Friday, June 5, 2009


One of the joys of being a mother is realizing that you are supposed to have an answer for everything. Reuben's "Why" phase started while Grammie and Pappie were here. At first I was happy that he was in his "Why" phase, because he just wanted to know more... but it quickly morphed into, "But, Why?" in a whiny tone. I think this is pretty typical of three year olds. This phase is pretty challenging for my creative thinking, because I don't think "Thats the way it is," is a good enough answer, and not just because it doesn't stop the "Why's." Our answers get thrown back at us in surprising ways, which means he is listening, trying to understand, and remembering. That means I need to be careful what answers I give, because it is just a matter of time before he explains something to someone who will be shocked at my view of things.

"I'm not very good at..."

We will be walking home, and if Reuben wants to stop he will say, "But, I'm not very good at walking." I tried to say, "Oh, but you are good at walking, look how far you have come and you can go the rest of the way!" He will stop dead in his tracks and yell, "BUT, I'M NOT VERY GOOD AT WALKING." So I started to say, "Oh, thats too bad. Show me how bad you are at walking." He will then walk the rest of the way home with no more mention of it.

He says he's not good at eating, sleeping, telling stories, singing, dancing, running. "Show me how bad you are" works for them all. Lest you think I am a horrible mother I will tell you that since I've had to encourage him to show me how bad he is I have been trying to slip in positive reinforcement more regularly.

"But I HATE..."
He hates being good, sharing, eating, waiting, talking, saying I'm sorry, giving hugs, getting hugs, walking, sitting, sleeping, staying awake, etc. This is his response to most requests, commands, and suggestions.

The thing that seems to work best is, "Well, sometimes you just have to do things you hate." At least is stops the arguing, it doesn't always get him to do it.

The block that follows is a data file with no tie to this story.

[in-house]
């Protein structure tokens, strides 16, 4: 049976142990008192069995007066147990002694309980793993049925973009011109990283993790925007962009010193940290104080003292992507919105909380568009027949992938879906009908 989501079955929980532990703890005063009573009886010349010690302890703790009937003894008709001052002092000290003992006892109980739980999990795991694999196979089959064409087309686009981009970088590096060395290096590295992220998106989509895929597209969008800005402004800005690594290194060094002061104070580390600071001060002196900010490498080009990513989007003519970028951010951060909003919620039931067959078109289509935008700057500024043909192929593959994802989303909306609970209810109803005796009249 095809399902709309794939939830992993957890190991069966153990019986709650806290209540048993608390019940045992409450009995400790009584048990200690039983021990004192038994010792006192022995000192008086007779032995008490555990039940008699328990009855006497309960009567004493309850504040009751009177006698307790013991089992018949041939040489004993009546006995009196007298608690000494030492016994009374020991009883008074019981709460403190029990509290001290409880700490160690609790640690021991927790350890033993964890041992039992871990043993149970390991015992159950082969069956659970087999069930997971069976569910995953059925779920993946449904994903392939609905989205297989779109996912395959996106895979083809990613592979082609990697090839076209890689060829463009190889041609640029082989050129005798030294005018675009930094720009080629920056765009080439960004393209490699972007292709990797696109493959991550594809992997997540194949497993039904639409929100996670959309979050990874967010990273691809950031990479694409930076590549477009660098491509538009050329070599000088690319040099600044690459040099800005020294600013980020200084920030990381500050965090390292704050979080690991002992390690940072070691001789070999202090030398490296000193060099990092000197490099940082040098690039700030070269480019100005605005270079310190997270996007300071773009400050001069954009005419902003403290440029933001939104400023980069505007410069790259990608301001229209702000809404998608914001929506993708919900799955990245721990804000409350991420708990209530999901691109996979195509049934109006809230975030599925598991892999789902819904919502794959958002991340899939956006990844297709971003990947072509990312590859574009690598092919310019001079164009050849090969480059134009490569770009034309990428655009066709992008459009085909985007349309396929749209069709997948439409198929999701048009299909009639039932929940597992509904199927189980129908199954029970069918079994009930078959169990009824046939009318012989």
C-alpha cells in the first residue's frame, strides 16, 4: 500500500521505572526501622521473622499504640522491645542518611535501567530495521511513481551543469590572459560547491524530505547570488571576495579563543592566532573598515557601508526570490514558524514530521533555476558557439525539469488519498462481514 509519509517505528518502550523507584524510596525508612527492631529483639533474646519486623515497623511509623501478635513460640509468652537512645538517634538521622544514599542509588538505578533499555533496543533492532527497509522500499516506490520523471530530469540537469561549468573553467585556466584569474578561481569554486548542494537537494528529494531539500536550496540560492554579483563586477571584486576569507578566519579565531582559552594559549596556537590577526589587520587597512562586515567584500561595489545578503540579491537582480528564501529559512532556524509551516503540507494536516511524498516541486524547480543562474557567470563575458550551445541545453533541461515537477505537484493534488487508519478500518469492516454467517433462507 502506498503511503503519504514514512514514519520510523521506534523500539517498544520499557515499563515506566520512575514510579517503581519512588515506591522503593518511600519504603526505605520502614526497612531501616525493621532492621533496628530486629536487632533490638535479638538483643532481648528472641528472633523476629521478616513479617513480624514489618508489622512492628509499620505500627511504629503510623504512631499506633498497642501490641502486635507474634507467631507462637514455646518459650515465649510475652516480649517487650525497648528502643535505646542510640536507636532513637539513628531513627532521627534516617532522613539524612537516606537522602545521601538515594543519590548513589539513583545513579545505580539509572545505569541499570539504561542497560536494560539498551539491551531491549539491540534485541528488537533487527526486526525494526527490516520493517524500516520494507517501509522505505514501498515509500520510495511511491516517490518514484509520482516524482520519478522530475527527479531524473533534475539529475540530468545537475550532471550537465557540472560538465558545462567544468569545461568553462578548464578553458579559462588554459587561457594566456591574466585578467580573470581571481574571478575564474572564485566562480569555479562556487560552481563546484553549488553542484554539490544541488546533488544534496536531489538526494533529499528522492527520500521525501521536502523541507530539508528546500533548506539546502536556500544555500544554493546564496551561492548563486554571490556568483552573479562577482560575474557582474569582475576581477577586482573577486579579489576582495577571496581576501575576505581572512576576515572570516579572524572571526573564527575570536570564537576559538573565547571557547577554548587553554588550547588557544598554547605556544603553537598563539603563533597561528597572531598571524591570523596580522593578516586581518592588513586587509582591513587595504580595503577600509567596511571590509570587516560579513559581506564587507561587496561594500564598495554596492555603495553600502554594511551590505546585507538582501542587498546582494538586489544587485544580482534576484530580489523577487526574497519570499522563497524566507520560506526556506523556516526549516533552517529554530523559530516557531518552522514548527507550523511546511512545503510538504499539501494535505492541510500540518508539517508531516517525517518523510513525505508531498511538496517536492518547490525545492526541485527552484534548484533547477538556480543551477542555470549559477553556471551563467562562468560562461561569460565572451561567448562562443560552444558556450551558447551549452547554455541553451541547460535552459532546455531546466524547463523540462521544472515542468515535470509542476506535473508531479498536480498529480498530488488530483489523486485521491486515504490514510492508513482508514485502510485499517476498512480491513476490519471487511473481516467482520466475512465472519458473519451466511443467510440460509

"Its my what-the-piddity-stick"

I have no clue what this is, what it means, or where it came from, but most sticks he finds are that kind of stick.

"Oh! the sun is setting" and "I woke up because the sun is bright."

I've managed to train Reuben to put himself to bed when the sun starts to set. We need to get some black out curtains for his room because as the nights get shorter so does our sleeping time.

He has a fabulous vocabulary. We owe this to a few things, but at the top of the list is Sesame Street, and also I refuse to dumb down my words (unless of course I am writing and I just can't figure out how to spell the word I really want to use). He often makes my heart happy when he says things like, "Sometimes you get angry because you are frustrated, right mommy?" "Turn off the music, it is distracting me." "Flowers don't evaporate."


Rachel said...

Brecken-- thank goodness I read your blog. You're a dang-good mom, and I'm learning so much from you. If I ever get married and have children, can I call you up for advice?

Kourtney said...

We have troubles with the "why?" phases too. We have also tried to not answer with, "Because I said so" or any other such non-answer, but it does get tough. One of the best solutions we've found is turning the question back to the kid with, "Well, what do you think?" which usually starts a discussion. It also helps the kids to realize that most things don't have easy answers.

"Show me how bad you are" is great. When Aaron was younger we would say things like, "There's no way you can put your shoes on by yourself. That would be way too hard for a three-year-old," in a really exaggerated voice. That worked pretty well, too.

Tammy Lorna said...

What wonderful phases :) I can't wait till my neice starts talking!

xo Tammy

PS. I totally get the whole "I would use bigger words if I could figure out how to spell them" thing... :)